Affiliations: [a] National Neuroscience Institute, King Fahad Medical City, Riyadh, Saudi Arabia
| [b] Department of Neuroscience, Faculty of Medicine, University of Sheffield, UK
Correspondence to: Dr Hamad Alzahrani, National Neuroscience Institute, King Fahad Medical City, P.O. Box 59046, Riyadh 11525, Saudi Arabia. Tel.: +966 11 2889999/ ext. 18781; E-mail: email@example.com.
Abstract: Background:Cognitive impairments are the most common non-motor symptoms in Parkinson’s disease (PD). These symptoms have a negative impact on patients’ quality of life and daily living activities. This review will focus on published articles that investigated the efficacy of cognitive rehabilitation in PD. Objectives:To review the existing literature on the efficacy of cognitive rehabilitation in PD and highlight the most effective form of intervention to prevent cognitive decline. This review will also point out any limitations and provide directions for future research. Methods:Published articles available in the Web of Science and PubMed databases up to November 2017 were reviewed for possible inclusion. We identified 15 articles that examined the effects of cognitive rehabilitation in PD and met inclusion criteria. Results:The main outcomes of this review indicated that, although previous studies used different cognitive rehabilitation methodologies, all studies reported cognitive improvements on at least one cognitive domain. Additionally, the most frequent cognitive domains showing improvements are executive functions and attention. Conclusion:This review reports the outcomes of studies that examined the effectiveness of cognitive rehabilitation in PD. It also points out the limitations of the studies indicating the limited availability of follow up data on the long-term effects of cognitive interventions. The review also highlights the fact that some of the studies did not include a PD group who did not undergo training. There remains, therefore, a need for longitudinal studies to investigate the potential long term benefits of cognitive training. In addition, future investigations should examine whether any disease characteristics such as disease stage, degree of cognitive impairment and/or the dominant side (right/left) or specific motor symptoms (rigidity/tremor) influence treatment efficacy.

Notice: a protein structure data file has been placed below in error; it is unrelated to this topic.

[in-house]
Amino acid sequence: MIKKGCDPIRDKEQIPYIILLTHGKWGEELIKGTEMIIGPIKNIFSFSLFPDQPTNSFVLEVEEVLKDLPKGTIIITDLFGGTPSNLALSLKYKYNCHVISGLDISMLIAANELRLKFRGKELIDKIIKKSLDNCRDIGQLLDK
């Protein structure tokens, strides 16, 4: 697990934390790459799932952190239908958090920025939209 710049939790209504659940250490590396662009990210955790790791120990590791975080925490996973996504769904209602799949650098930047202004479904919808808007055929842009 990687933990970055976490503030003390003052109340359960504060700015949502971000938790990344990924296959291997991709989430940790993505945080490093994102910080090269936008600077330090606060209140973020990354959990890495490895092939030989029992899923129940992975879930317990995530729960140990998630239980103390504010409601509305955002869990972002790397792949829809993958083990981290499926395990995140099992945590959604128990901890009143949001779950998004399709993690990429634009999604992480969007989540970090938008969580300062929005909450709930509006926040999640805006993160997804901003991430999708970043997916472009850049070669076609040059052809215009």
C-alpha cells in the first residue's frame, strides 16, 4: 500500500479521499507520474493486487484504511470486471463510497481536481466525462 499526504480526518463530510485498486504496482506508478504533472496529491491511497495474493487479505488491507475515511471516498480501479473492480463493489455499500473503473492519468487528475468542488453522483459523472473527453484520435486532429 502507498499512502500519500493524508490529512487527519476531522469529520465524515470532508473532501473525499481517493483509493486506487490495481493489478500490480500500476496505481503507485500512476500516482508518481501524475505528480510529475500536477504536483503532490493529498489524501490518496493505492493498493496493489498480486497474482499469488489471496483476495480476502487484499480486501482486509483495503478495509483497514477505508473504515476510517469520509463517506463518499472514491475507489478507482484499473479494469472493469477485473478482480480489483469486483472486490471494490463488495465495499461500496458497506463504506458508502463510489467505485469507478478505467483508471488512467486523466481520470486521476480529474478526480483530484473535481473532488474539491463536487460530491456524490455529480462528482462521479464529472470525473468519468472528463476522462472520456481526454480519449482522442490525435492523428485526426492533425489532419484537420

Keywords: Attention, cognitive rehabilitation, cognitive training, executive